Long-term growth rate is typically in-line with GDP growth, i.e., 3% to 4%
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Valuation Considerations (VIII)
DCF Method
ProcessissimilartotheCapitalizationMethod
Derivecashflow,
Determinediscountrate
Selectgrowthrate
Sincethismethodispredicatedontheuseofaforecast,theaccuracy
ofwhichisunknownatthetimeofvaluation,itisimportantto
benchmarktheassumptionsutilizedinaDCFanalysisagainstapeer
group.
Benchmarkingtypicallyoccursintheformaratioanalysis.
Byanalyzingratios,thevaluatormustdeterminewhetherthesubject’s
projectionsareoverlyaggressiveorconservativerelativetothecomparison
companies.
Whenvariancesoccur,theircausesmustbeidentifiedandaddressed
appropriatelyinthevaluation,i.e.,adjustthecashflowsordiscountrateas
deemedappropriate.
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Valuation Considerations (IX)
Guideline Company Method
I. Identifying Guideline Companies
PrimaryConsiderations
Size
BusinessMix
OperatingandFinancialMetrics(margins,growthrates,
capitalstructure,capitalspendingrequirements)
SecondaryConsiderations
GeographicLocation
GeographicDiversity
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Valuation Considerations (X)
Guideline Company Method (Continued)
II. Selecting Multiples
Price/Net Income or Cash Flow-Useful when there is a similarity in capital
intensity, depreciation methods, and tax rates.
Price/Sales-Useful when there is a uniform profit margin in the industry or when
there is a strong correlation between Price/Sales and return on sales. Risk:
does not account for firm’s expense model.
Price/AUM –Useful when there is a similarity in effective management fee, i.e.,
revenue/AUM and profit levels per dollar of AUM, i.e., net income/AUM.
More useful for pure play asset managers
Not so applicable to trust companies or other business with significant
amounts of assets under administration (“AUA”).
Enterprise Value (“EV”) Multiples can be utilized instead of equity (price)
multiples for each of the above in certain situations, i.e., to mitigate differences
in capital intensity, capital structure, and tax rates.
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Valuation Considerations (XI)
Guideline Company Method (Continued)
III. Applying Multiples
Identifykeydifferencesbetweenthesubjectandtheguideline
companygroup.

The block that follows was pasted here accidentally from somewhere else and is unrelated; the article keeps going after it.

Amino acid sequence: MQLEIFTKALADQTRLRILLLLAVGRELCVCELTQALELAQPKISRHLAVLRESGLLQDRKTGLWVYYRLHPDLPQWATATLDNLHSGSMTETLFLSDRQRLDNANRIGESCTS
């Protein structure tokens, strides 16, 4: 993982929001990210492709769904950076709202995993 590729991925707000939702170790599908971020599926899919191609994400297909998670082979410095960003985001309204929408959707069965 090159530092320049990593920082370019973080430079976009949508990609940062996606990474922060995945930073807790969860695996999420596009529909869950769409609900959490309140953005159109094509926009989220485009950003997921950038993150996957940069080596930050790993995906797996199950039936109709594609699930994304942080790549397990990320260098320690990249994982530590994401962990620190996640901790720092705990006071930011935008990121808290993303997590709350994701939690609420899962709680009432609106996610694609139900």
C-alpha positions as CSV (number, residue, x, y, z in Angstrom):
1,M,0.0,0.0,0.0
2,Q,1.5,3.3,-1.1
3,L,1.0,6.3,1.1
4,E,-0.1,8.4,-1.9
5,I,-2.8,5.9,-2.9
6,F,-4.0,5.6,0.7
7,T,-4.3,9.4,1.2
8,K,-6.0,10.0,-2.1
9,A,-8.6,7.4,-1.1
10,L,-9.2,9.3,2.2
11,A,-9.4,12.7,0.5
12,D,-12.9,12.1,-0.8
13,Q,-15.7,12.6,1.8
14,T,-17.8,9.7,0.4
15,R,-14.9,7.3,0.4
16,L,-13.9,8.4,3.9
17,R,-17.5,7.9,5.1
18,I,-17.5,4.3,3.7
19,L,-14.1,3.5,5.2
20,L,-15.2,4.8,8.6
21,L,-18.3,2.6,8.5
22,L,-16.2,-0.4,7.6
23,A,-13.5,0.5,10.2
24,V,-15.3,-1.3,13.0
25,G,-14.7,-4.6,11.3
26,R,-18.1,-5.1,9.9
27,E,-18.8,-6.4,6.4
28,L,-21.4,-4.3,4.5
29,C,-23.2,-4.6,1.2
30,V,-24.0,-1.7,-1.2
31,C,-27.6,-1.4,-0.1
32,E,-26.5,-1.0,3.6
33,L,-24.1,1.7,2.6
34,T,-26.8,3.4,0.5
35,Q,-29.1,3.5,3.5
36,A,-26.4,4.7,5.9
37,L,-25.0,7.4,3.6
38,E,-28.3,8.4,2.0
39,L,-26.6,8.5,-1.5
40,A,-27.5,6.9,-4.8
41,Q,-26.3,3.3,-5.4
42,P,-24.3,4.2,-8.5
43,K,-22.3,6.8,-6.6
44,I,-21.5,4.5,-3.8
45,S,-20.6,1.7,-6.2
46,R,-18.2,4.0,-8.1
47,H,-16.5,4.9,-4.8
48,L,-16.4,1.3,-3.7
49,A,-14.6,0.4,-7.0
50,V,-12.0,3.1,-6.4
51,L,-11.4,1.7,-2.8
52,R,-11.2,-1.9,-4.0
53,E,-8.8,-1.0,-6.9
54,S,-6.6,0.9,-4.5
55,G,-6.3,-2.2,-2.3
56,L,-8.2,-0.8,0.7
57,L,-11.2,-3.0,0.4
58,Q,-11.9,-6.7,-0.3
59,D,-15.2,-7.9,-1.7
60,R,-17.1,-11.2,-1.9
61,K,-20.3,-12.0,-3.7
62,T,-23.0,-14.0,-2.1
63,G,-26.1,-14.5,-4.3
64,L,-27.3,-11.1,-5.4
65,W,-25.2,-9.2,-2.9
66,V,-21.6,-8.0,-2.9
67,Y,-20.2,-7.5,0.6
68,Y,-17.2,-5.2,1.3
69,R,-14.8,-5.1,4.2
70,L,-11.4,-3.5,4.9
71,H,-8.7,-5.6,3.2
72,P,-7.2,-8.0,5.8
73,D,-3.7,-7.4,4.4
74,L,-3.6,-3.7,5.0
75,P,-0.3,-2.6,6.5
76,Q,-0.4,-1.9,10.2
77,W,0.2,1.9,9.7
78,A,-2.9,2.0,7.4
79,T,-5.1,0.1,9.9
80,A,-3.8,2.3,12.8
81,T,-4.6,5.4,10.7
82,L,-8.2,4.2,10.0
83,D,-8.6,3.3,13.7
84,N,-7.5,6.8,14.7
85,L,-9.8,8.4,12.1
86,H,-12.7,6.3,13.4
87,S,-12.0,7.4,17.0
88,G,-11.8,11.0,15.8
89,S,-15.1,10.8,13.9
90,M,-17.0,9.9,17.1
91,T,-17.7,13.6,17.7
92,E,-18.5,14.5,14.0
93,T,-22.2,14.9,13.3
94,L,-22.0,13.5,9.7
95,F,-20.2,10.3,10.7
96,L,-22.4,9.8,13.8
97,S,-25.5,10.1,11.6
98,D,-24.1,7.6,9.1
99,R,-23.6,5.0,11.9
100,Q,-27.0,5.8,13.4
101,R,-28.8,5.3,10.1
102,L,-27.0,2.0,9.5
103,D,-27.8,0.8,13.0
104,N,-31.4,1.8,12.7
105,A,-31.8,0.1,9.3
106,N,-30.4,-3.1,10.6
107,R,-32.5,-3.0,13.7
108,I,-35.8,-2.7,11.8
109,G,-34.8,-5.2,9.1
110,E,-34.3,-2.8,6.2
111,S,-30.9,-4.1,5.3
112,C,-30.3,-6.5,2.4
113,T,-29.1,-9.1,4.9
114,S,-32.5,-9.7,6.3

Discoverifanysingleguidelinepubliccompanyorsubsetof
guidelinepubliccompaniesismorecomparabletothesubject;
Selectamultipletoapplytothesubjectbasedonqualitative
andquantitativecomparisonstothepeergroup.
Mustbeabletosupporttheselectionofeachmultiple,whether
itisamean,median,orsomethingotherthanacentral
tendencymeasurement.
Resultisamarketableminorityinterestvalue
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Valuation Considerations (XII)
Guideline Transaction Method
ProcessissimilartotheGuidelineCompanyMethod
Identifyrelevanttransactions
Determinewhichmultiplestoutilize
Performqualitativeandquantitativecomparisonstosamplecompanies
Applymultiplesbasedonaboveanalysis
Payattentiontolevelofvalue(ifvaluingacontrollingposition,
makesurethecomparabletransactionswereforcontrol
positions)
Challengeswiththismethod
Limitednumberoftransactions
“Staleness”oftransactions
Dataqualityissues
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Valuation Considerations (XIII)
What About Rules-of -Thumb?
Rules-of-Thumbareashort-cutwaytoarriveatavalue,i.e.,the
“average”firmintheindustryisvaluedattwotimesrevenuesor
5timescashflow.
Rules-of-Thumbfailtotakeintoaccount(amongotheritems):
1.Differencesineffectivemanagementfees
2.Profitability
3.Differencesingrowthrates
4.QualityofAUM,clients
Asaresultoftheabove,firmsofaboveaveragequalitycanbe
undervalued,whilefirmsofbelowaveragequalitycanbeover
valued.
Takeaway:UsewithDiscretion
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Valuation Considerations (XIV)
Other Valuation Considerations
TaxStatusofEntityBeingValued
Non-operatingAssets
PremiumsandDiscounts
ControlPremium
DiscountforLackofControl
DiscountforNon-votingShares